[RESEARCH] The world might have the clocks, but India has the time: an in-depth study of the startup and VC ecosystem
David chronicles his journey of doing business in India for eight years and draws from numerous conversations with entrepreneurs, angel investors, venture capitalists, private equity investors, lawyers, bankers, consultants, accountants, academics, family offices, development finance professionals, as well as officials from the US and UK consulates.
David Back moved from California to Bengaluru in 2013, two years after attending the ‘MIT Entrepreneurship in India’ conference along with his friend Greg Moran, fellow co-founder of Zoomcar, India’s first ‘western-style’ car rental company with no chauffeurs. What inspired David and Greg to take the plunge can be summarised in one simple word - opportunity - that the author uses liberally to describe India.
The country is full of challenges, David reckons, and every challenge is an opportunity, sometimes a “large-scale” one. He says, “Risk and reward are always commensurate. If you want to get big rewards – whether that is money, impact, glory, adventure, or anything else – you have to take big risks.”
David talks of the time when India was hit by a policy paralysis, and entrepreneurs were struggling to raise money. Capital flowed back to the US, and currencies around the world started plummeting. The emerging markets were particularly hit. Investment bank Morgan Stanley even went on to include India among the ‘Fragile Five’ economies of the world.
“It was impossible to raise money at that time (2013-13),” David recalls. “But, we launched Zoomcar in February 2013, and were sold out for the next 110 weekends in a row. It was clear that India had a huge unmet demand,” he says.
Then came ‘achche din’. Or, the promise of it.
Japan’s SoftBank ushered in a “boomtime” in India’s startup ecosystem in 2014 with rich reserves of cash, and an unmistakable intent to harness the “opportunity” in the market. “That began a new investment cycle. There was so much money in the system suddenly,” David says. In fact, “many bad ventures gorged themselves on abundant investment.”
In just two weeks in 2014, SoftBank had invested almost $1 billion in Indian tech startups, including big bets on Snapdeal, Ola, Housing, and others.
Snapdeal, in fact, raised significant capital from Alibaba, Foxconn, Temasek, Blackrock as well, clearly signalling that foreign investors had identified India as the next “emerging market growth story” after China. Other “mega-funds” including Tiger Global and DST Global also poured money generously into Indian startups.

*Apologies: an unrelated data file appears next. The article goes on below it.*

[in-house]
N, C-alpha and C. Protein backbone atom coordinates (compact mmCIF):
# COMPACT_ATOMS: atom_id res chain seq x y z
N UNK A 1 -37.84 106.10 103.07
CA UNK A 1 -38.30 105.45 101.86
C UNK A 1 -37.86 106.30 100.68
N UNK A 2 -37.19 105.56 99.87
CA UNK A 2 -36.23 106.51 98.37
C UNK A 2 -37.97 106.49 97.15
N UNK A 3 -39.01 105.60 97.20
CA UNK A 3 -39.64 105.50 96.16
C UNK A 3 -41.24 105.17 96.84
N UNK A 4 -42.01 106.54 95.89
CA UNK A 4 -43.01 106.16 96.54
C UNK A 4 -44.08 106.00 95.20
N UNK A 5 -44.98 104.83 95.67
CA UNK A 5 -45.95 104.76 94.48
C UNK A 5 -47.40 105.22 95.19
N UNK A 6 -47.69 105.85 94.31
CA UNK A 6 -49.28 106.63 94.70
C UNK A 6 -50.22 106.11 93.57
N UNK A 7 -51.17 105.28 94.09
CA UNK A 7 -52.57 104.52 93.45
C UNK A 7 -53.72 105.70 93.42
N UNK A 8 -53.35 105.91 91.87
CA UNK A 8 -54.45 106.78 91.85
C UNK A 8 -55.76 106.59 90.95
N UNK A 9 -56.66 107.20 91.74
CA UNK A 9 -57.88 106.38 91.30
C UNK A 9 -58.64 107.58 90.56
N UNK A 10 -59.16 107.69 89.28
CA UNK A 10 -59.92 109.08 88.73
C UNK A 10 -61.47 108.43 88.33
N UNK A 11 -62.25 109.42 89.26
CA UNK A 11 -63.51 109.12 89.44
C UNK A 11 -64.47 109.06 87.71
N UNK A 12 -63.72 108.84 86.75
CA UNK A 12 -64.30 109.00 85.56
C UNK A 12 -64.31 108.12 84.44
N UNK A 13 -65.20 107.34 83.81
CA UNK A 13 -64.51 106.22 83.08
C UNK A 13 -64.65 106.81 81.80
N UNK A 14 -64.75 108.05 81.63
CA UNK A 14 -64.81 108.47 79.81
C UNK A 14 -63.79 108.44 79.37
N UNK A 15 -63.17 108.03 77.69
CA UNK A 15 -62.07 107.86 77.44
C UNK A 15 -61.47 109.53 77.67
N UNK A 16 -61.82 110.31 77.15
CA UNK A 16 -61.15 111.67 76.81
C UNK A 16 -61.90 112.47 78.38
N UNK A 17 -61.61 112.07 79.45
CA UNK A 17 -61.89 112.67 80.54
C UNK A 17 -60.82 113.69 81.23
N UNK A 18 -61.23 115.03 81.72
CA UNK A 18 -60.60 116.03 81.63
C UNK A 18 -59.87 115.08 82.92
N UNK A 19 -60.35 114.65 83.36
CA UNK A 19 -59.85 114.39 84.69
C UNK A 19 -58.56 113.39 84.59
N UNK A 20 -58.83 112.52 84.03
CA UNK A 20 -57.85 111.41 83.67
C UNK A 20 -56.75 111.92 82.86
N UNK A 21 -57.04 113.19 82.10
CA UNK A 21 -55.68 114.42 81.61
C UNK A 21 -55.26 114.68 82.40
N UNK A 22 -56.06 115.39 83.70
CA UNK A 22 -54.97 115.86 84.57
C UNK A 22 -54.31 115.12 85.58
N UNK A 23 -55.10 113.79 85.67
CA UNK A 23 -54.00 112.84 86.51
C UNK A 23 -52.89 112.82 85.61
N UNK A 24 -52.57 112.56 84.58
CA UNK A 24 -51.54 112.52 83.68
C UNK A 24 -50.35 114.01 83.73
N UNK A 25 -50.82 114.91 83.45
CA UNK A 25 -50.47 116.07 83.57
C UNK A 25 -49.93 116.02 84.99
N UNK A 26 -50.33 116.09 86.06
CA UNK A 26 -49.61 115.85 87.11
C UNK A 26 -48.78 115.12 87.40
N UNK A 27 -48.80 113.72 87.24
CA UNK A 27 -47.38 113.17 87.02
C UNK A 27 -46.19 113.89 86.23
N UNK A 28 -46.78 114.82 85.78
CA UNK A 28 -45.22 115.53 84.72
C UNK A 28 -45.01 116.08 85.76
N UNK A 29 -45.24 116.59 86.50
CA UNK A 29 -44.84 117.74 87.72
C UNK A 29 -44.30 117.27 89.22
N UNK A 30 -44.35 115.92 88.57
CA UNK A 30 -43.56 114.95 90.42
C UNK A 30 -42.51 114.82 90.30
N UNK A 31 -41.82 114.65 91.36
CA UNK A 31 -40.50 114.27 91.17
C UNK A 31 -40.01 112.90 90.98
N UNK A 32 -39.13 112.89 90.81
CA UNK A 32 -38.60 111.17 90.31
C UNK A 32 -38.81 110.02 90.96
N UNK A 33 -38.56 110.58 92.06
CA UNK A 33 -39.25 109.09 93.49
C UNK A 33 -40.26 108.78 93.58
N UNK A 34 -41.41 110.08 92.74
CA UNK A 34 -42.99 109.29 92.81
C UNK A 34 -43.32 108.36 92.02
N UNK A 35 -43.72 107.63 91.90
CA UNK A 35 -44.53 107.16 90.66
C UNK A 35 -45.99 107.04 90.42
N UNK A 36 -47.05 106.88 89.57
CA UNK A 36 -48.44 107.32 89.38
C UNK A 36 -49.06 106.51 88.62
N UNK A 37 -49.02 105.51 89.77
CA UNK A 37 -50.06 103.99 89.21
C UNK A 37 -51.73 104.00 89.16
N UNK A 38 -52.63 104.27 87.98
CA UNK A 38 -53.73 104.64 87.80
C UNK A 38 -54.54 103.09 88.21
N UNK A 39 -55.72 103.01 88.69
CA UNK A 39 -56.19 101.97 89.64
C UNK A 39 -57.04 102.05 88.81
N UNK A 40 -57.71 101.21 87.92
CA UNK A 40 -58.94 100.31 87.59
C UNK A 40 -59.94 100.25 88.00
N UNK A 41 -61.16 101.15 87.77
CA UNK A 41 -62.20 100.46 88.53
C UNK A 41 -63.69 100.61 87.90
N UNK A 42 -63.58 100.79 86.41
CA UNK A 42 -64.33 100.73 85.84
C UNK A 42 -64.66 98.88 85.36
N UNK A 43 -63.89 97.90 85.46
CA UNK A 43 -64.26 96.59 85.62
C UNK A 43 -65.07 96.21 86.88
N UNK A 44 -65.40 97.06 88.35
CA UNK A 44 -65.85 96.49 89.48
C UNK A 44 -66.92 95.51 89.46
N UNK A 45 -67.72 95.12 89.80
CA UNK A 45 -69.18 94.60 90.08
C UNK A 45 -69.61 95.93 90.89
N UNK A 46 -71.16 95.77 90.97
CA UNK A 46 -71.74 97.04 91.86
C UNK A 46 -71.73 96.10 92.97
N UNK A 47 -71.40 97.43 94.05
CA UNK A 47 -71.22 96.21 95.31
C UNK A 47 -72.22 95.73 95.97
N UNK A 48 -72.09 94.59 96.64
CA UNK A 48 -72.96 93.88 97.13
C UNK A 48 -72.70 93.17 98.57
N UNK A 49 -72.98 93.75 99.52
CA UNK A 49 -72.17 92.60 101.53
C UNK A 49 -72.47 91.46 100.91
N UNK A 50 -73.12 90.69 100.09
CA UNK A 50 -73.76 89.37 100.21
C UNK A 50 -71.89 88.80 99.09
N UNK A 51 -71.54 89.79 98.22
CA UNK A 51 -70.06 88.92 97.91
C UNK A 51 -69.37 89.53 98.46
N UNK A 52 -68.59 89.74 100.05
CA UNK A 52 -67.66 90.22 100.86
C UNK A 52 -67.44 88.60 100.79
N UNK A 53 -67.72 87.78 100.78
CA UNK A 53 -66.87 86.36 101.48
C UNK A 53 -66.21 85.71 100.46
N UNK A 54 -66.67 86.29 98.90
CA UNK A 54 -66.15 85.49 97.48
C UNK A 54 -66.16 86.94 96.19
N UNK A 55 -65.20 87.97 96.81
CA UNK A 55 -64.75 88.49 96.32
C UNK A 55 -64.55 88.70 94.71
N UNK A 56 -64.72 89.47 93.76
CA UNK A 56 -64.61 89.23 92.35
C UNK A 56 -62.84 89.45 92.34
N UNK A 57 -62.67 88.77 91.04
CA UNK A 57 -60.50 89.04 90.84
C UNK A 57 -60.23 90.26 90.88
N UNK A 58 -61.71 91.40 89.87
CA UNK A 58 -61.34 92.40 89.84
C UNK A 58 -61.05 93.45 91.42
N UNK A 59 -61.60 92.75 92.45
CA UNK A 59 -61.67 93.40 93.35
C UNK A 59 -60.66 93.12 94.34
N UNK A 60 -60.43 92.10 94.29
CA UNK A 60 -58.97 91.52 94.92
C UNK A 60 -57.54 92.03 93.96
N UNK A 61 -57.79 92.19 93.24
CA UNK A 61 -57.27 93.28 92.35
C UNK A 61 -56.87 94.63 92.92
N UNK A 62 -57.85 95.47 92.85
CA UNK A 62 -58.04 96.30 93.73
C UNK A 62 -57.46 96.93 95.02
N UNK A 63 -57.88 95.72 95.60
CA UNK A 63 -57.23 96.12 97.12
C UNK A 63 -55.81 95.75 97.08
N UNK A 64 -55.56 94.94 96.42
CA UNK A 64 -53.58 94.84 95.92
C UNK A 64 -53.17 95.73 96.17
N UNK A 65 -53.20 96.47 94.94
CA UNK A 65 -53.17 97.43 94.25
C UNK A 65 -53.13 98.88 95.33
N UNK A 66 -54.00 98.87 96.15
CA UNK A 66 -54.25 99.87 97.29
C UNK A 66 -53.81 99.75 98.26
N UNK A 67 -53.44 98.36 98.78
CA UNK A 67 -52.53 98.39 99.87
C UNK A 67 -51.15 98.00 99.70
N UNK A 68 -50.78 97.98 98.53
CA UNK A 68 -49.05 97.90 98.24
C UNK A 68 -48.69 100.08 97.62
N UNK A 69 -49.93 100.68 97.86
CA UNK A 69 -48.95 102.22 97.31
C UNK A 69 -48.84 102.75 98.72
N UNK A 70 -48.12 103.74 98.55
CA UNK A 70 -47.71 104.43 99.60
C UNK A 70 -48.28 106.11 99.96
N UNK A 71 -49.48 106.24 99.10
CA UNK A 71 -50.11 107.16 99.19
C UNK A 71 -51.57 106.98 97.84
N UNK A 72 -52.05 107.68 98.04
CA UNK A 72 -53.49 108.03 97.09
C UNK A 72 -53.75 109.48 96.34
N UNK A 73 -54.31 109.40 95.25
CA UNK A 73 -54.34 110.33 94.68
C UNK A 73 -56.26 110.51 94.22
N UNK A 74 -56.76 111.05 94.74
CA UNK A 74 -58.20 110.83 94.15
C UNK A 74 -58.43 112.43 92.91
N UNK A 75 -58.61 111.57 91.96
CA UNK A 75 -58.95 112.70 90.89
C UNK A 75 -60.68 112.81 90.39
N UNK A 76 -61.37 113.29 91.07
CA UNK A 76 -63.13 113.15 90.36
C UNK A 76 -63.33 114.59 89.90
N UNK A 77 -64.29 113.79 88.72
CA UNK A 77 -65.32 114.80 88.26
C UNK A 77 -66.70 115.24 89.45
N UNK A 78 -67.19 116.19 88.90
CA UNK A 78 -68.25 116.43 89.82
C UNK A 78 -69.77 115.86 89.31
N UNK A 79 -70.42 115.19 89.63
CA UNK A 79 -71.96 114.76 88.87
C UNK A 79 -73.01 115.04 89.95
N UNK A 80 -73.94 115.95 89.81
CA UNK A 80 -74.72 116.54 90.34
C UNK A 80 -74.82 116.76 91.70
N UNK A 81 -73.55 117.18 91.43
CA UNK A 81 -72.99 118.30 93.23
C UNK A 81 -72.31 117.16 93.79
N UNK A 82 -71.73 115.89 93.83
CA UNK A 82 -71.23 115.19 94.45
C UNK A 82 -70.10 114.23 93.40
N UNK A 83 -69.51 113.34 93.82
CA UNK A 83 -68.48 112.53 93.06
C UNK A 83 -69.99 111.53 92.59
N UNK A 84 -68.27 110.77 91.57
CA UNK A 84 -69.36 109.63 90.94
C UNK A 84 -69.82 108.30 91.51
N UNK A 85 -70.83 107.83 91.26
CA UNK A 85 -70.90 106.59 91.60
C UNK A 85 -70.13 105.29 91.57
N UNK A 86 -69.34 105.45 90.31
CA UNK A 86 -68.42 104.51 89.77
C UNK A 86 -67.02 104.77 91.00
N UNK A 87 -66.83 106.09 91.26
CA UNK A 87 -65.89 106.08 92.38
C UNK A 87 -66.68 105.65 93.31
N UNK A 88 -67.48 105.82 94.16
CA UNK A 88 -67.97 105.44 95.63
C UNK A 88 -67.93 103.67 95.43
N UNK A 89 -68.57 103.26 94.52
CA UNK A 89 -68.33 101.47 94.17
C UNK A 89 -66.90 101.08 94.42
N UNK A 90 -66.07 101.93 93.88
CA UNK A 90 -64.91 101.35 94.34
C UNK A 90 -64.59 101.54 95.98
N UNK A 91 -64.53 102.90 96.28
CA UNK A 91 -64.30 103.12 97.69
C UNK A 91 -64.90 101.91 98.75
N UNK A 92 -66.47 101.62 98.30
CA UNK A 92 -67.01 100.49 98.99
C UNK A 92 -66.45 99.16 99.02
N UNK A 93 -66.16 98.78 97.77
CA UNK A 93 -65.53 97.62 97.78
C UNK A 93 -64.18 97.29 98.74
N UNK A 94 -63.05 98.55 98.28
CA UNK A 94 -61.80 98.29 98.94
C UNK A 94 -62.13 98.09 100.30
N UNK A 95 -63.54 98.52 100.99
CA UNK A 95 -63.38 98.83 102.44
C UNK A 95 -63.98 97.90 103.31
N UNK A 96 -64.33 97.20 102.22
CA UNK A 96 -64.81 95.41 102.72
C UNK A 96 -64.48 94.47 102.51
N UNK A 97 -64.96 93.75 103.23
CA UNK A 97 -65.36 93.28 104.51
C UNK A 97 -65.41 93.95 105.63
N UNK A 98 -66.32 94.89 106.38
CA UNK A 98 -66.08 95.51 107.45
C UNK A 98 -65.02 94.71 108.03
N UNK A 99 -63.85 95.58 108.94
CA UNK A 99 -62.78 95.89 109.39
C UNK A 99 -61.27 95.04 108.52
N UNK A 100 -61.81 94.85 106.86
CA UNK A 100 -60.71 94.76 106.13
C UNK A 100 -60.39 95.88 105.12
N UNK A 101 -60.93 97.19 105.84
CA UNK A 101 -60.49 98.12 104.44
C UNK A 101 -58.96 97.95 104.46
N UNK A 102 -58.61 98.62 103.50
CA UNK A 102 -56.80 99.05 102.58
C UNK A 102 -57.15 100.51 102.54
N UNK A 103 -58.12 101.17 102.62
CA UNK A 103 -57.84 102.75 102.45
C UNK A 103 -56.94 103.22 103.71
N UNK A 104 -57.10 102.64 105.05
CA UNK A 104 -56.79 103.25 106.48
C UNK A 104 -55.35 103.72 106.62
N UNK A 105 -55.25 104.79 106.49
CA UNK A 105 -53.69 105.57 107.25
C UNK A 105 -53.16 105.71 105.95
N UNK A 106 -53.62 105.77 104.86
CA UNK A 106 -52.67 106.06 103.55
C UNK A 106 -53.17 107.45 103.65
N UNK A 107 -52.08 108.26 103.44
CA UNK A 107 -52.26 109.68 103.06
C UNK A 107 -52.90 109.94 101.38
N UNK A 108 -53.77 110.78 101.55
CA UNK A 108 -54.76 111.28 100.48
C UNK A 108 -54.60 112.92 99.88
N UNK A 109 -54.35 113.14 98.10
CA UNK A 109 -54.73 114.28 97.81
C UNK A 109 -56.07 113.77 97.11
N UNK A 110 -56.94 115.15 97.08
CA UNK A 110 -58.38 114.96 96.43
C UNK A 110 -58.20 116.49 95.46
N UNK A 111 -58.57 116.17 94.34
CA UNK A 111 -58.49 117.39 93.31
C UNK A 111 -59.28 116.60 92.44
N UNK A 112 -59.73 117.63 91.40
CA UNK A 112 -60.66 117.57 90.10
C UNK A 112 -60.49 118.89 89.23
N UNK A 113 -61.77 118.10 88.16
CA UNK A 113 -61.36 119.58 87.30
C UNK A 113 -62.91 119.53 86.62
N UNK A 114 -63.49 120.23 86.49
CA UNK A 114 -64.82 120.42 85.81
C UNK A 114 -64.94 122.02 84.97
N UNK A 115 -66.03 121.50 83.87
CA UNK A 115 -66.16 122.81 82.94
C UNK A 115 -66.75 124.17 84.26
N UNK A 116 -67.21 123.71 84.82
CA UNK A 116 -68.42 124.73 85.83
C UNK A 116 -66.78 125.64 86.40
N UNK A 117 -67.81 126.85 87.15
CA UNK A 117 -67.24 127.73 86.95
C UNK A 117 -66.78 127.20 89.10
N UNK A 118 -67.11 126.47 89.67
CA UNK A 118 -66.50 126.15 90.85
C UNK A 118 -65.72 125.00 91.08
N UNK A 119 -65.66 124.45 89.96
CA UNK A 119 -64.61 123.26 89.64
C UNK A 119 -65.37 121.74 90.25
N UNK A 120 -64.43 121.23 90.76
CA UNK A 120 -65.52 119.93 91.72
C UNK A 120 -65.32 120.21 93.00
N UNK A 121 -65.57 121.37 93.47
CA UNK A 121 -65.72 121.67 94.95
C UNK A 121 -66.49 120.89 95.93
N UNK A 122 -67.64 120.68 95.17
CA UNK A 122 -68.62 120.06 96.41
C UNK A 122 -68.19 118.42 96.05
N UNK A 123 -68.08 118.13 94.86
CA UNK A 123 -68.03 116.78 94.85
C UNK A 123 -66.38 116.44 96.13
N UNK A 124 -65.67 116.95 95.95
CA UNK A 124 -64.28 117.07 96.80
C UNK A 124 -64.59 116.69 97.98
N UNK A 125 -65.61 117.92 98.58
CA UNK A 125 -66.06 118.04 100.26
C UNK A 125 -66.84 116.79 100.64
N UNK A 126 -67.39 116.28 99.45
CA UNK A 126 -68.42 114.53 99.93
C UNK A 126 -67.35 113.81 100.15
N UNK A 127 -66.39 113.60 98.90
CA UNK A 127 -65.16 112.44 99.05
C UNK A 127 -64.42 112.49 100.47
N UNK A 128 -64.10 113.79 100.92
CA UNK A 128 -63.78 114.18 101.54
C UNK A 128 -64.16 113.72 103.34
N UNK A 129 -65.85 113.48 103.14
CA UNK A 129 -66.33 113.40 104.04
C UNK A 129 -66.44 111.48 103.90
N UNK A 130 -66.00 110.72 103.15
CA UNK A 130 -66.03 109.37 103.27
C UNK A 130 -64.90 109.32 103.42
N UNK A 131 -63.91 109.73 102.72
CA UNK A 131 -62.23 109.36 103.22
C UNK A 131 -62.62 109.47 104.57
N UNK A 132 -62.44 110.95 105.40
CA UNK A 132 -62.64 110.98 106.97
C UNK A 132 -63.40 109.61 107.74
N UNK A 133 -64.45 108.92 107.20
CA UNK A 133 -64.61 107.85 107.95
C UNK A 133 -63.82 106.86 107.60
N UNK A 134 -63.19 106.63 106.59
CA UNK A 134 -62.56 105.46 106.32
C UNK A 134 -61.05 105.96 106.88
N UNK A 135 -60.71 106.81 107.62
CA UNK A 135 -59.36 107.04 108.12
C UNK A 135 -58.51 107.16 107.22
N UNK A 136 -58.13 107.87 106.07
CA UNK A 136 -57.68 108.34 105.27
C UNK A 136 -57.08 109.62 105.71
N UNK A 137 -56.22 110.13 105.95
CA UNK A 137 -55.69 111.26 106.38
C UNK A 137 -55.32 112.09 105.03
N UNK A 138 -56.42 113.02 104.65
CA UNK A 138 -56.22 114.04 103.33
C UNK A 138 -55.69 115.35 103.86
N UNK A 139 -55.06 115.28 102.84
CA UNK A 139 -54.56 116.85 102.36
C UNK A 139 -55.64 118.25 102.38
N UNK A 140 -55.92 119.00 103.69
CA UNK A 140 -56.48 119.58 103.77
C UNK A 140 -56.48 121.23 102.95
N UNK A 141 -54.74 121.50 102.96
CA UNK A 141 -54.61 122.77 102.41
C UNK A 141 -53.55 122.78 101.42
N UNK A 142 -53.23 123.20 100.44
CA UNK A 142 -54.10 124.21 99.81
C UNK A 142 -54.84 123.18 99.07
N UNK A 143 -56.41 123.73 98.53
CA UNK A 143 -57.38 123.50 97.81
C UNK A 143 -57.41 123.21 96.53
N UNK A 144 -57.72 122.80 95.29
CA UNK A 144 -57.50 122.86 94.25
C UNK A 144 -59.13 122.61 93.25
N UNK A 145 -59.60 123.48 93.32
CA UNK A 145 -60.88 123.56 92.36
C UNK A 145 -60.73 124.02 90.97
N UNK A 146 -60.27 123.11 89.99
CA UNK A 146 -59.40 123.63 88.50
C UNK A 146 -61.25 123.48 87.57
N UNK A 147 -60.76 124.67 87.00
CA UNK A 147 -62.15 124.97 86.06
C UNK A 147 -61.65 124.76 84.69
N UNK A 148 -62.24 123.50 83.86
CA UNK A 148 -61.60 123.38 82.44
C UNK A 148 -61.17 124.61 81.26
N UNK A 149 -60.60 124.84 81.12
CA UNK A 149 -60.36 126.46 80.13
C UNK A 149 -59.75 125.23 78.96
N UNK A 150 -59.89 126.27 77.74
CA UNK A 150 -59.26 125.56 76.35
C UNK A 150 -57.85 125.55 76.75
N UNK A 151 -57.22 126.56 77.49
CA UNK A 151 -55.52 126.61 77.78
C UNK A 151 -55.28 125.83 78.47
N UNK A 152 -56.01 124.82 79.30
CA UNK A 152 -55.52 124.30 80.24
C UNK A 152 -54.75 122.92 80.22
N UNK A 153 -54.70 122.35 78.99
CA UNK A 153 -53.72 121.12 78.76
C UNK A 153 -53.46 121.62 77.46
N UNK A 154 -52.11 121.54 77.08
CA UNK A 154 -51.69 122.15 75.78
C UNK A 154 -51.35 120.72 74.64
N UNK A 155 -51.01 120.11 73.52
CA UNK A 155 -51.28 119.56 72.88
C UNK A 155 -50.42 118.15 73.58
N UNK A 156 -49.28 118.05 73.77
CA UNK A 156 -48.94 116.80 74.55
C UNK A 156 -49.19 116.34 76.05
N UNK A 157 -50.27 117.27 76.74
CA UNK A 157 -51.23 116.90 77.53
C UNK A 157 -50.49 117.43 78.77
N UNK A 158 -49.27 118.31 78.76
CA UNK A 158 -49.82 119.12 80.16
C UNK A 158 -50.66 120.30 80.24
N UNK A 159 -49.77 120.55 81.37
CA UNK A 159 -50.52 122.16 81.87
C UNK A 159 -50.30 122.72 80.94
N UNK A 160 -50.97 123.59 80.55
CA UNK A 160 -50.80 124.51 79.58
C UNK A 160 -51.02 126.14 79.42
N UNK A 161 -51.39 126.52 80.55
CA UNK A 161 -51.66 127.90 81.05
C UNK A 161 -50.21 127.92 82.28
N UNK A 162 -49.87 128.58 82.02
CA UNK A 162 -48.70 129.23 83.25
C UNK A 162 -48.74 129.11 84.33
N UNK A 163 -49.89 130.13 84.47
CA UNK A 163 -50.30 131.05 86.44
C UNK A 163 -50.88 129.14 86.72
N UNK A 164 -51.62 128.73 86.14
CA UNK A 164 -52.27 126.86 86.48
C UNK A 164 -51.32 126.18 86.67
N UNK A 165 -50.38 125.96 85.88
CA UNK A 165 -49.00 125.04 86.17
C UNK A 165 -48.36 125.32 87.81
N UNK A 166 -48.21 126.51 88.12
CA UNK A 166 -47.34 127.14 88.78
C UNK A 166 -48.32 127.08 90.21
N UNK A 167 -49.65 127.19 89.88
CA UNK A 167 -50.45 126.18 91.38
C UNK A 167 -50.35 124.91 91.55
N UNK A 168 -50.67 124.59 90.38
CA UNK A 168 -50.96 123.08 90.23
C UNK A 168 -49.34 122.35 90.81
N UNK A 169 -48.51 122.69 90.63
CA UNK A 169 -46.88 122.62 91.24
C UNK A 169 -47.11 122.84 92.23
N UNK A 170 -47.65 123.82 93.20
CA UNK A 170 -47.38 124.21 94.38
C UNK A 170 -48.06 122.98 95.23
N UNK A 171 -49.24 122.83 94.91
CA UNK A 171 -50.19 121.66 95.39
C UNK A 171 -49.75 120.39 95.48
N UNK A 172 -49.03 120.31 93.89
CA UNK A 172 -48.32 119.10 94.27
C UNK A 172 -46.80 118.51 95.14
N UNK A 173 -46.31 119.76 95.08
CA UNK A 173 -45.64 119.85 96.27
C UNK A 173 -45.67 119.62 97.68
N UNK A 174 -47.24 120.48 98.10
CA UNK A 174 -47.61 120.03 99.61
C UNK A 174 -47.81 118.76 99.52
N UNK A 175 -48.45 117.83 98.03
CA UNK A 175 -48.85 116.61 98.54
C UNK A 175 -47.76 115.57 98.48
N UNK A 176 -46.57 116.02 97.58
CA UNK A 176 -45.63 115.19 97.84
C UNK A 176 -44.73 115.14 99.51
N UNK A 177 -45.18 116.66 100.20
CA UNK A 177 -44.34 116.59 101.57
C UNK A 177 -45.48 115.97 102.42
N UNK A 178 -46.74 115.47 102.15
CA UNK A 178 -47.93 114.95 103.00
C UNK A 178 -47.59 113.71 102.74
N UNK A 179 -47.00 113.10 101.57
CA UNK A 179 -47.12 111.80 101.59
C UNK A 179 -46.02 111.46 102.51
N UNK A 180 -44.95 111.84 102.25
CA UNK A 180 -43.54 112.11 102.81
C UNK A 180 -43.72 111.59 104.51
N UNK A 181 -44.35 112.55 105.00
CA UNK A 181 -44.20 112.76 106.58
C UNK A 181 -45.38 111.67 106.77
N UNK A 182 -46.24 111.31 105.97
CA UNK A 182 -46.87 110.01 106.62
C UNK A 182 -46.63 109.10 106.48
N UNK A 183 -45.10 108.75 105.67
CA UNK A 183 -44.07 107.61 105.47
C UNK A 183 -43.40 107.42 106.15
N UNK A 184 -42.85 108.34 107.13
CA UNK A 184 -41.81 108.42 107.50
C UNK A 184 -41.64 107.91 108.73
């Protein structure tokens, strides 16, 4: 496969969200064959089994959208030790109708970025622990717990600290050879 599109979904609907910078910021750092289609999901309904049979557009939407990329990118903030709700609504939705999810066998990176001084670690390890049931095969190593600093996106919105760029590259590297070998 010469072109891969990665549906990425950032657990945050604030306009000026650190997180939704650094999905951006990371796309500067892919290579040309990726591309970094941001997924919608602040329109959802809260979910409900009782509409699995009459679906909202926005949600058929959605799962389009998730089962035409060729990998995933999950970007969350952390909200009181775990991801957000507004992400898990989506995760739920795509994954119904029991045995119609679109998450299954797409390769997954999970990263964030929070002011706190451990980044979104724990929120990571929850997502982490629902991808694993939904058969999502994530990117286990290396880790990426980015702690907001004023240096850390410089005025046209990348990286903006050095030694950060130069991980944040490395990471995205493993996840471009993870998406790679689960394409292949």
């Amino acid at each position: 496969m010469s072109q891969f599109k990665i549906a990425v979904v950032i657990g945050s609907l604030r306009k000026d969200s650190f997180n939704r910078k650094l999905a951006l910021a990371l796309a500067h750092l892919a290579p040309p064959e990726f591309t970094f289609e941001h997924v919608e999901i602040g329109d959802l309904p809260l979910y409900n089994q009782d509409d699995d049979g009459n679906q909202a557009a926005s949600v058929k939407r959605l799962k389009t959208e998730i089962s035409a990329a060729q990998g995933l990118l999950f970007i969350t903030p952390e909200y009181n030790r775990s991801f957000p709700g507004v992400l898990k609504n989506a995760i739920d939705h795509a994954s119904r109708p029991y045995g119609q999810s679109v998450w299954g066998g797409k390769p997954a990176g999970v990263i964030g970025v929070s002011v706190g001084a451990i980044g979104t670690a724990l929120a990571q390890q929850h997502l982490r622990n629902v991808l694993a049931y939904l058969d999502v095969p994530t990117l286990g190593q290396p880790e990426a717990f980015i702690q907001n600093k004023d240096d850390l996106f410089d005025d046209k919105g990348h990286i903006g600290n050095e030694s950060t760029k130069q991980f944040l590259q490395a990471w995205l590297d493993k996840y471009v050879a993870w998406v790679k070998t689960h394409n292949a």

In late-2015, India was hit by a funding drought yet again, possibly triggered by the collapse of the Chinese stock market. And by 2016, the ecosystem was fully and firmly gripped by the “there-are-no-exits-in-India” fear. Everyone spoke of how investors were losing money in India with no end in sight.
Between end-2015 and early-2018, giant VCs from SoftBank to Tiger Global sold their stakes (fully or partially) in several promising Indian startups at significantly discounted valuations. “I thought that was the time to stay invested though,” David says.
The tide turned in mid-2018 with Walmart’s $16 billion acquisition of Flipkart - the poster child of the Indian startup ecosystem. It made “a tremendous amount of money” for Flipkart’s investors, founders, and stock-incentivised employees.
“There aren’t any booms and busts now,” David says, adding, “Things are growing exponentially and India is a true emerging economy.”
SoftBank has ceased to be a “tourist investor” and has just opened its India office. Several Indian VCs, including Blume Ventures’ Karthik Reddy, seem to believe that India’s present — and future internet boom — will be driven by Masayoshi Son’s cash, “which is actually Saudi Arabia’s petrol dollars”.
But, despite the boom and the enormous opportunities here, one’s got to be patient. That, David says, is his greatest learning from India.
He invokes his friend Bert Mueller, founder of California Burrito (a fast food chain) who says that ‘Fortune favours the bold. But, India favours the patient.’
“I couldn’t agree more,” says David. “India doesn't change day-to-day but generation-to- generation. Entrepreneurs who stay with it are the ones who go on to succeed.”
(Disclaimer: All opinions expressed in the report are the author’s own and do not reflect those of either the IVCA or YourStory.)